Zero-ETL approach to analytics on Bigtable data using BigQuery
Group Product Manager
Sr Product Manager, BigQuery
Modern businesses are increasingly relying on real-time insights to stay ahead of their competition. Whether it's to expedite human decision-making or fully automate decisions, such insights require the ability to run hybrid transactional analytical workloads that often involve multiple data sources.
BigQuery is Google Cloud’s serverless, multi-cloud data warehouse that simplifies analytics by bringing together data from multiple sources. Cloud Bigtable is Google Cloud's fully-managed, NoSQL database for time-sensitive transactional and analytical workloads.
Customers use Bigtable for a wide range of use cases such as real time fraud detection, recommendations, personalization and time series. Data generated by these use cases has significant business value.
Historically, while it has been possible to use ETL tools like Dataflow to copy data from Bigtable into BigQuery to unlock this value, this approach has several shortcomings, such as data freshness issues and paying twice for the storage of the same data, not to mention having to maintain an ETL pipeline. Considering the fact that many Bigtable customers store hundreds of Terabytes or even Petabytes of data, duplication can be quite costly. Moreover, copying data using daily ETL jobs hinders your ability to derive insights from up-to-date data which can be a significant competitive advantage for your business.
Today, with the General Availability of Bigtable federated queries with BigQuery, you can query data residing in Bigtable via BigQuery faster, without moving or copying the data, in all Google Cloud regions with increased federated query concurrency limits, closing a longstanding gap between operational data and analytics.
During our feature preview period, we heard about two common patterns from our customers.
Enriching Bigtable data with additional attributes from other data sources (using SQL JOIN operator) such as BigQuery tables and other external databases (e.g. CloudSQL, Spanner) or file formats (e.g. CSV, Parquet) supported by BigQuery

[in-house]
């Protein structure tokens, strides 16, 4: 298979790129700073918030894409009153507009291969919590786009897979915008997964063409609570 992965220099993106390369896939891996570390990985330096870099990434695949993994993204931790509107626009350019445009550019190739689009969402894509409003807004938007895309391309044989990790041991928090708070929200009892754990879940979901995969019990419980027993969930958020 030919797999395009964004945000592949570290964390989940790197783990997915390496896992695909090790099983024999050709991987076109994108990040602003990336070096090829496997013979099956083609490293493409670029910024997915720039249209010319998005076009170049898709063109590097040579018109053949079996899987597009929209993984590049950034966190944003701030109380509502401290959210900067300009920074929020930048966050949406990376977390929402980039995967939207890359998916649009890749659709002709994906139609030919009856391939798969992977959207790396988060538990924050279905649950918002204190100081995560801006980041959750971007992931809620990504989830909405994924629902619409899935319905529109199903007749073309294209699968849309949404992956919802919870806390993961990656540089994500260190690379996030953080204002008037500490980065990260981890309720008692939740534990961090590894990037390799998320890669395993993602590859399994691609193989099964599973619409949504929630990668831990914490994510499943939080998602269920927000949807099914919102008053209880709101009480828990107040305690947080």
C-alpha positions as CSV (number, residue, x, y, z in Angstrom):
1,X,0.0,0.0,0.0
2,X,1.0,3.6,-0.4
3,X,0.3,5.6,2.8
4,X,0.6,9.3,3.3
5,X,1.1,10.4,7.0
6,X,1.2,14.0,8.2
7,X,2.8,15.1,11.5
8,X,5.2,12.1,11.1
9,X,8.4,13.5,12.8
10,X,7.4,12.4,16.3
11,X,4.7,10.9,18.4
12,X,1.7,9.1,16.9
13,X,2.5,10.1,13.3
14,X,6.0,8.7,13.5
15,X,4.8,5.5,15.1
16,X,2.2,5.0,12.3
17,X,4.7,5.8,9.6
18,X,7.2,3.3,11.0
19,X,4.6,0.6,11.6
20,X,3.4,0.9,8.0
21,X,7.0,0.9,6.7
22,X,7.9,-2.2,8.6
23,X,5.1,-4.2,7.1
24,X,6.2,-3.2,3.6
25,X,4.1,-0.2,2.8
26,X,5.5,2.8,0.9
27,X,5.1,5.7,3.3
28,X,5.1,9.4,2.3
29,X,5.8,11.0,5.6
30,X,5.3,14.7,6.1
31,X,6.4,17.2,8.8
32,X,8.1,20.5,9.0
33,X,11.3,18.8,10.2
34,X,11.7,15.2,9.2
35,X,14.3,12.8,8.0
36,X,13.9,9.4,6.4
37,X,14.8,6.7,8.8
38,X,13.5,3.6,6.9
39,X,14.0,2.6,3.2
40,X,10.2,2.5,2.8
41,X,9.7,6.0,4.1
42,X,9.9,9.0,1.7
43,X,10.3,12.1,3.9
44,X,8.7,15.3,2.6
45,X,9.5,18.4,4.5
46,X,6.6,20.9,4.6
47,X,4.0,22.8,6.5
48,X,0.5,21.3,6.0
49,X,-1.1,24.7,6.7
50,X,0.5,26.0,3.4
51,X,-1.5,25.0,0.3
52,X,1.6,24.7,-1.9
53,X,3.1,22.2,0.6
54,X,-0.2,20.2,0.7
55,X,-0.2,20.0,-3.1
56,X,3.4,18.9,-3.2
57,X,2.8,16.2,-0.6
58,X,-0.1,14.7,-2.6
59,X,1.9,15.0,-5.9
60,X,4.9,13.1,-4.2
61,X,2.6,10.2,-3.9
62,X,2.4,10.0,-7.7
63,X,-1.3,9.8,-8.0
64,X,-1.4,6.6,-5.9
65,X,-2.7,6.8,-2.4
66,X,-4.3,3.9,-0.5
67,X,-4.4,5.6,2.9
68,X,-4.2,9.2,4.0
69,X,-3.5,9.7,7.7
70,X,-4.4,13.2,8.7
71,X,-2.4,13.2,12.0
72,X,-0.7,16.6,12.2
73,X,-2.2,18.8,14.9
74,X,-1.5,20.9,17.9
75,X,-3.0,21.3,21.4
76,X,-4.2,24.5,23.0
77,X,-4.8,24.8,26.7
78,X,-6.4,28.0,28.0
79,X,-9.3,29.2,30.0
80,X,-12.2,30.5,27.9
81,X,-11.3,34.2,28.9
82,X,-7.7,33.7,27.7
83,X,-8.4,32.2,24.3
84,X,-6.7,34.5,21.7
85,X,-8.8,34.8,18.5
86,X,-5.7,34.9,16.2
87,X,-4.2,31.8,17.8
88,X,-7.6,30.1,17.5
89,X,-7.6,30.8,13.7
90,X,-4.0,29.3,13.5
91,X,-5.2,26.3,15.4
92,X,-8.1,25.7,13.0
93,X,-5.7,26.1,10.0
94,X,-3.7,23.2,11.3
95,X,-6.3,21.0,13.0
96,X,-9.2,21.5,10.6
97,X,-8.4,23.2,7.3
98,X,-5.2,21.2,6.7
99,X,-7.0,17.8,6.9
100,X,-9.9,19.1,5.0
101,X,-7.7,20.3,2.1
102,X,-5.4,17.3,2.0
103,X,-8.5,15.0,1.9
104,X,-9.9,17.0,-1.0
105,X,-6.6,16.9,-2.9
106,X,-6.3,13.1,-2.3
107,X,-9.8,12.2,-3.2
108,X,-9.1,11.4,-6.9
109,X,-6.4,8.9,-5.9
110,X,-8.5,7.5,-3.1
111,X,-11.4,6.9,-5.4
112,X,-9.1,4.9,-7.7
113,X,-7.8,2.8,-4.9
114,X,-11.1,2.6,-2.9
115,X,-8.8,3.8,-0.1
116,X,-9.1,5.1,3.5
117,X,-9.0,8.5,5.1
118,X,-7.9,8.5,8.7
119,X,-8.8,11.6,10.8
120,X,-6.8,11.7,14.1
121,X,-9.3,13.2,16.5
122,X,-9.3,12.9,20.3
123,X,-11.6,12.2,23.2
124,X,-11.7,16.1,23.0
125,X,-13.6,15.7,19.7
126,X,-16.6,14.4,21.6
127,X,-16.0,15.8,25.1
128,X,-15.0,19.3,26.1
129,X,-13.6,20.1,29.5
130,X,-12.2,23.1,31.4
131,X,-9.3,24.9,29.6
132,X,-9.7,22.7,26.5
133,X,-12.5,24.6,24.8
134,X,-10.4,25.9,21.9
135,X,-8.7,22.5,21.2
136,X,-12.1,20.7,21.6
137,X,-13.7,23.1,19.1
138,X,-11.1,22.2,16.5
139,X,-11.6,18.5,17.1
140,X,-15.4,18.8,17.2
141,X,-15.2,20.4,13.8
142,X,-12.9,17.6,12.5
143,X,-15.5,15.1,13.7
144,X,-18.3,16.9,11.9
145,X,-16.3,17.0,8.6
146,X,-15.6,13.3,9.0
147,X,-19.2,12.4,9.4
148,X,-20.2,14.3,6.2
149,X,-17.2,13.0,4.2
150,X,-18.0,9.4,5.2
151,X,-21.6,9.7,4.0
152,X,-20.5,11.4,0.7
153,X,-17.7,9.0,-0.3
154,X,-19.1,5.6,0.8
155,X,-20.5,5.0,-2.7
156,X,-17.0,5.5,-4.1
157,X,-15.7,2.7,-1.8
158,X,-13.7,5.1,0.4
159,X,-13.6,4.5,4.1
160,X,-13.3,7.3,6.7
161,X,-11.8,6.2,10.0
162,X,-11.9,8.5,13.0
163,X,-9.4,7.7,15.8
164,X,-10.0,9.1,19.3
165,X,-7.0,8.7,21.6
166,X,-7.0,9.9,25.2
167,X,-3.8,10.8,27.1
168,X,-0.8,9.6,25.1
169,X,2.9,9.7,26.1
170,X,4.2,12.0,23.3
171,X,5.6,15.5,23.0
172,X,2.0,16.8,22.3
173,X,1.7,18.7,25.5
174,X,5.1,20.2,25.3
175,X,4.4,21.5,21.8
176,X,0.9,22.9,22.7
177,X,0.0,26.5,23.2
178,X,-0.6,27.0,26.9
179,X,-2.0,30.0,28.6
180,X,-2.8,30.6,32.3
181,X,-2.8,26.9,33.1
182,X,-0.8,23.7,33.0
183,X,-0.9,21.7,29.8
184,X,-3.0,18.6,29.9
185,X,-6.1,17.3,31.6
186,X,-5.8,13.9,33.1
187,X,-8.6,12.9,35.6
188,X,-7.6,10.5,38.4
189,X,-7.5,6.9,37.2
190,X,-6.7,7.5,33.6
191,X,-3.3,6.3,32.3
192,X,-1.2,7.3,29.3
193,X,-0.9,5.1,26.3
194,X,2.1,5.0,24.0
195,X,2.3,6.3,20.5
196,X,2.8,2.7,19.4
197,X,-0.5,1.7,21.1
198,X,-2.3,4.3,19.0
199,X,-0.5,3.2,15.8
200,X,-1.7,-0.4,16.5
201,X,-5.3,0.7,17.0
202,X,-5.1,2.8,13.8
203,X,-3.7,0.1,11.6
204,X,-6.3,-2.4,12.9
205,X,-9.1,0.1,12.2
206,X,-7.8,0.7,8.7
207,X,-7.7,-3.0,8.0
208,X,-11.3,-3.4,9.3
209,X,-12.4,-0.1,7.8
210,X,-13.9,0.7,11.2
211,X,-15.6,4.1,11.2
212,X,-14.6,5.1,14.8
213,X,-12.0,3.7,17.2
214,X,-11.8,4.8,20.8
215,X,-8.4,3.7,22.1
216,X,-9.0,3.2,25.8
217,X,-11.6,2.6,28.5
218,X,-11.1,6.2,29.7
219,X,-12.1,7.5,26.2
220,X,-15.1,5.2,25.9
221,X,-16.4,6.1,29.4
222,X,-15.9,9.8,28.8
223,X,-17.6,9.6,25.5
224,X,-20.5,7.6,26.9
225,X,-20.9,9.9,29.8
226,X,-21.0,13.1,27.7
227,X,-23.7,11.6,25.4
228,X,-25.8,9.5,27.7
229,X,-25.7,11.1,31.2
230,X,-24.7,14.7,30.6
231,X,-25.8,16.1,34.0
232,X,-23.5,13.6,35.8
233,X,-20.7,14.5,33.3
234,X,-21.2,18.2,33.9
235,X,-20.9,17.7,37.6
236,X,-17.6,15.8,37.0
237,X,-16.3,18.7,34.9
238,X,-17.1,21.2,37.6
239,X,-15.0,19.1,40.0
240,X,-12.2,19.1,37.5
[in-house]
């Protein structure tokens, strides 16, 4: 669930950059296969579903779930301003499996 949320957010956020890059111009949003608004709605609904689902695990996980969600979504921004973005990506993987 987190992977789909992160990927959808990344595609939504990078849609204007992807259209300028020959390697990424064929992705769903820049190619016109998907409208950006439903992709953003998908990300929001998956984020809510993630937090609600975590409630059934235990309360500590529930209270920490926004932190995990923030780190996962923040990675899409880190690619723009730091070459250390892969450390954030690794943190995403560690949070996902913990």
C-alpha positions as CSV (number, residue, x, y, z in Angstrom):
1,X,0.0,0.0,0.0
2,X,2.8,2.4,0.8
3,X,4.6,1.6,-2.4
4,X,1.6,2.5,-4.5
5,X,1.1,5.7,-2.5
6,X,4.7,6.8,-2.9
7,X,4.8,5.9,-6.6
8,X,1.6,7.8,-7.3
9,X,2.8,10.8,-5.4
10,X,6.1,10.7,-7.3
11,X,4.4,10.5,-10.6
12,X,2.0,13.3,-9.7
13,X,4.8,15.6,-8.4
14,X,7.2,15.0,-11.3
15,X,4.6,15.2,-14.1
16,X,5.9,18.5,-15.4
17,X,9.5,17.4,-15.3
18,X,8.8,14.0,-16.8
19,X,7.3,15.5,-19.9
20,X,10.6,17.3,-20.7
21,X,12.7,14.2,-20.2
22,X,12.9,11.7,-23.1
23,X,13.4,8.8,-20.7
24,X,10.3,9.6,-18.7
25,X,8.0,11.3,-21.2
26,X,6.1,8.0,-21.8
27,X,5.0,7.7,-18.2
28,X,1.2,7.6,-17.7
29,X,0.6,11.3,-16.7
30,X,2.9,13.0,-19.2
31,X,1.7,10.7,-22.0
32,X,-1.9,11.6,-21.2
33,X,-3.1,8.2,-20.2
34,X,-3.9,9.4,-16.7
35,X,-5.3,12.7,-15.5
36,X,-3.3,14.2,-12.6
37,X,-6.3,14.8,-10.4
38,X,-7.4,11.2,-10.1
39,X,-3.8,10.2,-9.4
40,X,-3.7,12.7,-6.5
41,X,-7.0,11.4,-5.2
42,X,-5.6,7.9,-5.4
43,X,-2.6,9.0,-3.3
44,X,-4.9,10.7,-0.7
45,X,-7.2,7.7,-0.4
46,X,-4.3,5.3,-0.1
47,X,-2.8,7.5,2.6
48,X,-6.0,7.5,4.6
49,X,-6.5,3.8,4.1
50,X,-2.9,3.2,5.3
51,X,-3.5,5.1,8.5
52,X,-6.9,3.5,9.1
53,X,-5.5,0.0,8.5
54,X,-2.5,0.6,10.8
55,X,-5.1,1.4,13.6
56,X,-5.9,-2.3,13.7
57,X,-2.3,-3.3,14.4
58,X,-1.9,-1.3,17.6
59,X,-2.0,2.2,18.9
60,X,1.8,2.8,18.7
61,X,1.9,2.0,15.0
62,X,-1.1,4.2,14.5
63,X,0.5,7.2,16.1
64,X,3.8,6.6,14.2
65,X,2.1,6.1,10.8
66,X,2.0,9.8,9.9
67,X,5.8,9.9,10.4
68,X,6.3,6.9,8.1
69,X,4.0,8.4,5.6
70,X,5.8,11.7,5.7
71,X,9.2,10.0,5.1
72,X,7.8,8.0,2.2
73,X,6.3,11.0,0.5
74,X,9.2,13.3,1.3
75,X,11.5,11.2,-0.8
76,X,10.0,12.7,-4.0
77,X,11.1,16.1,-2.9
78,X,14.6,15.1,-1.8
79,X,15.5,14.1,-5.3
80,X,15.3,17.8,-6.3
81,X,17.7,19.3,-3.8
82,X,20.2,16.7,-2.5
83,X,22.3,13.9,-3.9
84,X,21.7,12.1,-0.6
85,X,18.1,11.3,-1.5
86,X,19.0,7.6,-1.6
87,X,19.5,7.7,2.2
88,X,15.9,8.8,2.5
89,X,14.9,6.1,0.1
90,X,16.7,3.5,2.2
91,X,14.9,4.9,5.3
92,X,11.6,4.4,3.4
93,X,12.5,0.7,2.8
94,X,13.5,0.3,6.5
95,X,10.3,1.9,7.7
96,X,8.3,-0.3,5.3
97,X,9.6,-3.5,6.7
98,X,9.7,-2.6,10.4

Combining hot data in Bigtable with cold data in BigQuery for longitudinal data analysis over long time periods (using SQL UNION operator)
Let’s take a look at how to set up federated queries so BigQuery can access data stored in Bigtable.
Setting up an external table
Suppose you’re storing digital currency transaction logs in Bigtable. You can create an external table to make this data accessible inside BigQuery using a statement like the following.
External table configuration provides BigQuery with information like column families, whether to return multiple versions for a record, column encoding and data types given Bigtable allows for a flexible schema with 1000s of columns and varying encodings with version history. You can also specify app profiles to reroute these analytical queries to a different cluster and/or track relevant metrics like CPU utilization separately.
Writing a query that accesses the Bigtable data
You can query external tables backed by Bigtable just like any other table in BigQuery.
The query will be executed by Bigtable, so you’ll be able to take advantage of Bigtable’s high throughput, low-latency database engine and quickly identify the requested columns and relevant rows within the selected row range even across a petabyte dataset. However note that unbounded queries like the example above could take a long time to execute over large tables so to achieve short response times make sure a rowkey filter is provided as part of the WHERE clause.
Query operators not supported by Bigtable will be executed by BigQuery with the required data streamed to BigQuery’s database engine seamlessly.
The external table we created can also take advantage of BigQuery features like JDBC/ODBC drivers and connectors for popular Business Intelligence and data visualization tools such as DataStudio, Looker and Tableau, in addition to AutoML tables for training machine learning models and BigQuery’s Spark connector for data scientists to load data into their model development environments.
To use the data in Spark you’ll need to provide a SQL query as shown in the PySpark example below. Note that the code for creating the Spark session is excluded for brevity.
In some cases, you may want to create views to reformat the data into flat tables since Bigtable is a NoSQL database that allows for nested data structures.
If your data includes JSON objects embedded in Bigtable cells, you can use BigQuery’s JSON functions to extract the object contents.
You can also use external tables to copy the data over to BigQuery rather than writing ETL jobs. If you’re exporting one day worth of data for the stock symbol GOOGL for some exploratory data analysis, the query might look like the example below.
To get started with Bigtable, try it out with a Qwiklab.
You can learn more about Bigtable’s federated queries with BigQuery in the product documentation.